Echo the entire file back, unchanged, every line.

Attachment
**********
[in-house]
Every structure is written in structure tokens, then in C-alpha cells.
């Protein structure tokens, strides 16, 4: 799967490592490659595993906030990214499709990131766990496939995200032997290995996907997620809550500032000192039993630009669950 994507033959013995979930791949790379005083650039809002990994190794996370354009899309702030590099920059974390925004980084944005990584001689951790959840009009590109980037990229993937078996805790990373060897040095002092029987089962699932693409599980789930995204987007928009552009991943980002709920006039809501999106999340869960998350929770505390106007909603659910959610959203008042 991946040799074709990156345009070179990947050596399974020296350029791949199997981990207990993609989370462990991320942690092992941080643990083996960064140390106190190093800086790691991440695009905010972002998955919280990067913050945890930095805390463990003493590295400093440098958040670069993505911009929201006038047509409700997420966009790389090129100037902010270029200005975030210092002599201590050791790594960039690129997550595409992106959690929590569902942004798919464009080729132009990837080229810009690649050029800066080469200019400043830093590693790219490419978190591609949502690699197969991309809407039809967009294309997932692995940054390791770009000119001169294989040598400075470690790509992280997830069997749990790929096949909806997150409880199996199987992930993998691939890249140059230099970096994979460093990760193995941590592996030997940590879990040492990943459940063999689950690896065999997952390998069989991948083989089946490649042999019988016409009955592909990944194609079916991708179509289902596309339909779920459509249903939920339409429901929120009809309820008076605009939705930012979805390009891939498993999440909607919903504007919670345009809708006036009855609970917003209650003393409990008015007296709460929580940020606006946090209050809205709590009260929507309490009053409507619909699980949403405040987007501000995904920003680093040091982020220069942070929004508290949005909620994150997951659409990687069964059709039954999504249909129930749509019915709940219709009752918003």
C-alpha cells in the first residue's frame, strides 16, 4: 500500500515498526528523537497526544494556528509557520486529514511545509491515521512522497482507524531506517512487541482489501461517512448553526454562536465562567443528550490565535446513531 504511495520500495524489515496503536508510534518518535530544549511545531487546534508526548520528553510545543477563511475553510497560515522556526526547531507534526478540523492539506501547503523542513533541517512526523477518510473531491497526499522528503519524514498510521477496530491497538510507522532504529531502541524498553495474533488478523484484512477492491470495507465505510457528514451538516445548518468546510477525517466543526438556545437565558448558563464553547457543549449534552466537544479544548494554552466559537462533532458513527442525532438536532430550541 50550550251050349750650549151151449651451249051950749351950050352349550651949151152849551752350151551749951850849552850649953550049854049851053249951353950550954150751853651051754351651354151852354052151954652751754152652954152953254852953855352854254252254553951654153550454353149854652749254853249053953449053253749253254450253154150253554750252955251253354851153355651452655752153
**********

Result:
[in-house]
Every structure is written in structure tokens, then in C-alpha cells.
């Protein structure tokens, strides 16, 4: 799967490592490659595993906030990214499709990131766990496939995200032997290995996907997620809550500032000192039993630009669950 994507033959013995979930791949790379005083650039809002990994190794996370354009899309702030590099920059974390925004980084944005990584001689951790959840009009590109980037990229993937078996805790990373060897040095002092029987089962699932693409599980789930995204987007928009552009991943980002709920006039809501999106999340869960998350929770505390106007909603659910959610959203008042 991946040799074709990156345009070179990947050596399974020296350029791949199997981990207990993609989370462990991320942690092992941080643990083996960064140390106190190093800086790691991440695009905010972002998955919280990067913050945890930095805390463990003493590295400093440098958040670069993505911009929201006038047509409700997420966009790389090129100037902010270029200005975030210092002599201590050791790594960039690129997550595409992106959690929590569902942004798919464009080729132009990837080229810009690649050029800066080469200019400043830093590693790219490419978190591609949502690699197969991309809407039809967009294309997932692995940054390791770009000119001169294989040598400075470690790509992280997830069997749990790929096949909806997150409880199996199987992930993998691939890249140059230099970096994979460093990760193995941590592996030997940590879990040492990943459940063999689950690896065999997952390998069989991948083989089946490649042999019988016409009955592909990944194609079916991708179509289902596309339909779920459509249903939920339409429901929120009809309820008076605009939705930012979805390009891939498993999440909607919903504007919670345009809708006036009855609970917003209650003393409990008015007296709460929580940020606006946090209050809205709590009260929507309490009053409507619909699980949403405040987007501000995904920003680093040091982020220069942070929004508290949005909620994150997951659409990687069964059709039954999504249909129930749509019915709940219709009752918003």
C-alpha cells in the first residue's frame, strides 16, 4: 500500500515498526528523537497526544494556528509557520486529514511545509491515521512522497482507524531506517512487541482489501461517512448553526454562536465562567443528550490565535446513531 504511495520500495524489515496503536508510534518518535530544549511545531487546534508526548520528553510545543477563511475553510497560515522556526526547531507534526478540523492539506501547503523542513533541517512526523477518510473531491497526499522528503519524514498510521477496530491497538510507522532504529531502541524498553495474533488478523484484512477492491470495507465505510457528514451538516445548518468546510477525517466543526438556545437565558448558563464553547457543549449534552466537544479544548494554552466559537462533532458513527442525532438536532430550541 50550550251050349750650549151151449651451249051950749351950050352349550651949151152849551752350151551749951850849552850649953550049854049851053249951353950550954150751853651051754351651354151852354052151954652751754152652954152953254852953855352854254252254553951654153550454353149854652749254853249053953449053253749253254450253154150253554750252955251253354851153355651452655752153